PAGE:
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PostPosted: Fri May 05, 2006 10:20 am 
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Joined: Tue Jul 05, 2005 8:45 am
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Location: Clinton Lake Lawrence, KS
The boat sat so long someone was tempted to find out if Hobies are really "bullet-proof" as many will claim.

The .22 caliber point went completely through the starboard hull (close to the bow), lost some velocity, and through the inside of the port hull (rather low) leaving three holes to fill.

What are the ideas to keep resin from running out while wetting and filling?

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PostPosted: Fri May 05, 2006 11:31 am 
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Location: Detroit, MI
:lol: You're lucky it wasn't a shotgun!

.22's are small holes - I'd just use some Formula 27 (kinda like marine grade Bondo) and fill them with that. It's got the consistency of peanut butter.

Or - you could mix up your own "super Bondo" by chopping some fiberglass (with scissors) into resin and adding a thickening agent (fumed silica) until it's like peanut butter.

In either case, take a small paint brush (like model-building) and wet the inside of the hole with catylized resin first. That'll make sure what follows sticks.


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PostPosted: Sat May 06, 2006 5:54 am 
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Location: Southern IL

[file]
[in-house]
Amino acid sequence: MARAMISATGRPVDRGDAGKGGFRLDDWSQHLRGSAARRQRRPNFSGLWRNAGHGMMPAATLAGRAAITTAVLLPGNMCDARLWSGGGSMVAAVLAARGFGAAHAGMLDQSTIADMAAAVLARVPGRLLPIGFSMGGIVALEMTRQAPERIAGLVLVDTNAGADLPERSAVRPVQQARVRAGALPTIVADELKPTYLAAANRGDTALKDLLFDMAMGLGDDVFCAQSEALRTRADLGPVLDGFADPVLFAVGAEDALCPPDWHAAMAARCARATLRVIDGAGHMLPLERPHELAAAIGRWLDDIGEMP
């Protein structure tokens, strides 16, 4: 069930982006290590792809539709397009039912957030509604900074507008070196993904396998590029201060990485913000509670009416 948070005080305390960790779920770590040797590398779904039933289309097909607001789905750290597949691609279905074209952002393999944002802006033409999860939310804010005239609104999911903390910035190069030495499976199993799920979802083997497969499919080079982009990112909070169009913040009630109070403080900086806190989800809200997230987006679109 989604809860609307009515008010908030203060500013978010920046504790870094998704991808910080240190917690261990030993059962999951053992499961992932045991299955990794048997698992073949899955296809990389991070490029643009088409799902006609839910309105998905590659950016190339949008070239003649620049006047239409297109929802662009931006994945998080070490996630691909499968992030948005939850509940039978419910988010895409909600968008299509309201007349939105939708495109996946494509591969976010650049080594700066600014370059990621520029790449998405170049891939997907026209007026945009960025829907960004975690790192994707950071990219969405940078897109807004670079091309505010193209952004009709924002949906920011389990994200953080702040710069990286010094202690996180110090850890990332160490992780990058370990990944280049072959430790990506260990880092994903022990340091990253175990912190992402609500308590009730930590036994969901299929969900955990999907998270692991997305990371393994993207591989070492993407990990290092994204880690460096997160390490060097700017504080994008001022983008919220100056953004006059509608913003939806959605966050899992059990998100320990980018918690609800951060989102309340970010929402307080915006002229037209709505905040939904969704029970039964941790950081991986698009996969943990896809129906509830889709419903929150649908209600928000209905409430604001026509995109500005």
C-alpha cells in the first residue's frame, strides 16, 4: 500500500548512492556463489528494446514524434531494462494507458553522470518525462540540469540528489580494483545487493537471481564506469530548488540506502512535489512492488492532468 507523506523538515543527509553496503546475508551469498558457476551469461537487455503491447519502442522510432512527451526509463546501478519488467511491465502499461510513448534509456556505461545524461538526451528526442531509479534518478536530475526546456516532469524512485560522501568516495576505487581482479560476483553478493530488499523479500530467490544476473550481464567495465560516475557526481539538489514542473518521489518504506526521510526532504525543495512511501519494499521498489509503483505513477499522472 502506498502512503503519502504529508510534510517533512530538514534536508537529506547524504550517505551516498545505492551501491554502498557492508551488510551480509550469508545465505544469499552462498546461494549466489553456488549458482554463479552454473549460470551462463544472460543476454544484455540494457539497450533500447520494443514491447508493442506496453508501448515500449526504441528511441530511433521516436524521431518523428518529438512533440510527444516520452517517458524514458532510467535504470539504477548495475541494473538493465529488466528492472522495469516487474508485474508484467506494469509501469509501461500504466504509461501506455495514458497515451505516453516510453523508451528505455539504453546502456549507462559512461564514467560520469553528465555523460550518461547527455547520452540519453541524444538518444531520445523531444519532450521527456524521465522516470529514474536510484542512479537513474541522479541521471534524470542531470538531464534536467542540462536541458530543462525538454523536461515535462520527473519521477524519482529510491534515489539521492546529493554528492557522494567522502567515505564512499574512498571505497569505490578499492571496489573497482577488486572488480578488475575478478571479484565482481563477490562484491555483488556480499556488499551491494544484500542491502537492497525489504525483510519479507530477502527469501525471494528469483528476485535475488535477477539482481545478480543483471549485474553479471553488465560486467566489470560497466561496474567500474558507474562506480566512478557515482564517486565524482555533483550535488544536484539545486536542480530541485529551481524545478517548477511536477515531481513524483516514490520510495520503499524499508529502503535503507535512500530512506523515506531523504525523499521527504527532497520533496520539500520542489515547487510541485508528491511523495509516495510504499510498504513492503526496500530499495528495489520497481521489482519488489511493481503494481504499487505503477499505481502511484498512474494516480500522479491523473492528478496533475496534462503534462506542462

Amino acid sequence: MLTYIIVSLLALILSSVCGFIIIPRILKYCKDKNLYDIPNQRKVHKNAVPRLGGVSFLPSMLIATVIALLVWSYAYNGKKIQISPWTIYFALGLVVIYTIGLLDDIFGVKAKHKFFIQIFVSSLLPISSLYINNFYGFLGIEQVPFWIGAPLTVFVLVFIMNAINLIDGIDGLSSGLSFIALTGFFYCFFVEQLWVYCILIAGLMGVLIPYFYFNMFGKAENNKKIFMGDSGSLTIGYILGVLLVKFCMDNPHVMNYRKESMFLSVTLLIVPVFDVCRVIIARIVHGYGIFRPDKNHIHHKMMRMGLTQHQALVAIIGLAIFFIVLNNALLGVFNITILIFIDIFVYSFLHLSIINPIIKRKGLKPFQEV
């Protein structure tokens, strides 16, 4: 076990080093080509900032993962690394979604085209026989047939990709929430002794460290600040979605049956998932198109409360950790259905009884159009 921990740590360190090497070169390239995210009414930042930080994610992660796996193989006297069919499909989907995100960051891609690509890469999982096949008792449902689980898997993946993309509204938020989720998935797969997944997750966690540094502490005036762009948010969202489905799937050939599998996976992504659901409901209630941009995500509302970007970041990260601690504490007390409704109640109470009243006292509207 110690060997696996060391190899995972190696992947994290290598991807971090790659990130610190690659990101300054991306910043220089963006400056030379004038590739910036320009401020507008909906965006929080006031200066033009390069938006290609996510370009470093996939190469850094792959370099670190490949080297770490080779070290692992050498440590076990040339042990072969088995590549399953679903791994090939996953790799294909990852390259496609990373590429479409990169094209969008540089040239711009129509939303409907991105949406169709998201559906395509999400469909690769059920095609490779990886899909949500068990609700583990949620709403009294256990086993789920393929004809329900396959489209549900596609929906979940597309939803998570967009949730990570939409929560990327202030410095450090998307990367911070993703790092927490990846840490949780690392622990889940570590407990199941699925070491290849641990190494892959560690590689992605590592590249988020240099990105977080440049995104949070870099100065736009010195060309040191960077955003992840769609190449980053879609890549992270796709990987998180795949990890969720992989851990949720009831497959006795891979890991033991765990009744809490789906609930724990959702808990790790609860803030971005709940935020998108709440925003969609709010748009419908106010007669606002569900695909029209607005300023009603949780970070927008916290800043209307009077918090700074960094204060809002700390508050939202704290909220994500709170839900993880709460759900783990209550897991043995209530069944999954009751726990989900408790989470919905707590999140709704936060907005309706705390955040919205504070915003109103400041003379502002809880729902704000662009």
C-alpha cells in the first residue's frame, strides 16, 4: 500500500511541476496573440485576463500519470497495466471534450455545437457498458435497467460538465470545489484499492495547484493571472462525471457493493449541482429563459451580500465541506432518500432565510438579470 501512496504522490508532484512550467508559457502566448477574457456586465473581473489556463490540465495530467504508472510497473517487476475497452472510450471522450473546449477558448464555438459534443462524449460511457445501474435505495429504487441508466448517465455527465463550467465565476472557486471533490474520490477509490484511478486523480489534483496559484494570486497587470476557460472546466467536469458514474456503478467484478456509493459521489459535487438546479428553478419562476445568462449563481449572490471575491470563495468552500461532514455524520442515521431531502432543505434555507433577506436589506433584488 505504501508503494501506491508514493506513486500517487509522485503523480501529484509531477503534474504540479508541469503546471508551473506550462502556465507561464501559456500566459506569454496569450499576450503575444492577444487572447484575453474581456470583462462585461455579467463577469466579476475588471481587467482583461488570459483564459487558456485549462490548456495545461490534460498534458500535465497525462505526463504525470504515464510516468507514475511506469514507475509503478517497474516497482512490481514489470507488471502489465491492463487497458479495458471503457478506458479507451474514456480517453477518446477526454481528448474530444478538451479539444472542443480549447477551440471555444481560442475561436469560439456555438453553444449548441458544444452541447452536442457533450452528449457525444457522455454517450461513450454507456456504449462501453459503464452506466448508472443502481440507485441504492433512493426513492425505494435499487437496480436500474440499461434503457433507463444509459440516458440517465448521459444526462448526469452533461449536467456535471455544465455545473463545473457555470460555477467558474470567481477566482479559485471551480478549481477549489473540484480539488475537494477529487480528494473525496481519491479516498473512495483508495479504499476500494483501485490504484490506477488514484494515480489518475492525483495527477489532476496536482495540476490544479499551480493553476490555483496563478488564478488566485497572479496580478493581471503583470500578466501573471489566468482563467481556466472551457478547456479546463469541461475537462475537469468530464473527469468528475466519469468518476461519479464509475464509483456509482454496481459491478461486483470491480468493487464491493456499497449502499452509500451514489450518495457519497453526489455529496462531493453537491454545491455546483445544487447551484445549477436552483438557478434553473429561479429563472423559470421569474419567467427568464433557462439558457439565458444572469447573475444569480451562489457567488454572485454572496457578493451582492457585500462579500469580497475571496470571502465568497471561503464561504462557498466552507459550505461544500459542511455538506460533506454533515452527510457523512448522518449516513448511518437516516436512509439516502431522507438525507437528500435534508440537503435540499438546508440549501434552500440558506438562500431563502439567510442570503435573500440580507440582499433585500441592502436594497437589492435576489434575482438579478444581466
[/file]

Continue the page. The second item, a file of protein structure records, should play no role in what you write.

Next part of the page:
I had some 22 size holes in my 77 project boat.. used JB weld, if you countersink the hole it give it a good lateral area to adhere. JB weld now has some quick dryin` stuff. The regular may need 2 applications. Waiting a few minutes before application starts to stiffen up the mix. I plugged some extra holes in the mast via countersinkin`..seems to hold OK ..pics of repair at www


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PostPosted: Sat May 06, 2006 6:16 am 
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If you want to color match (spray / brush gel coat), don't use epoxy to repair the holes (like JB Weld). Polyester doesn't stick well to epoxy.

JB Weld is too hard for fairing out, too.

But if you don't care how it looks, JB Weld will certainly work. Just be sure to level it off before it hardens (minimal sanding).


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PostPosted: Mon May 08, 2006 5:31 am 
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Did you mean gelcoat (not polyester) doesn't stick well to epoxy?

I was thinking of using some polyester resin I have, since these are not structural repairs. I've cleaned out and cut back into "fresh" gelcoat and raw fiberglass at the old crack repair and bullet holes to let everything dry out for a few days.

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PostPosted: Mon May 08, 2006 6:41 am 
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Gel coat is polyester resin with a high pigment content.

polyester / polyester generates a good chemical bond in addition to a physical bond.

epoxy / polyester needs a good physical bond (rough surface) - there is minimal/no chemical bond

When epoxy cures, it generates a waxy "amine blush" that must be removed before anything will stick to it. It can be removed with wet sanding and/or denatured alcohol.


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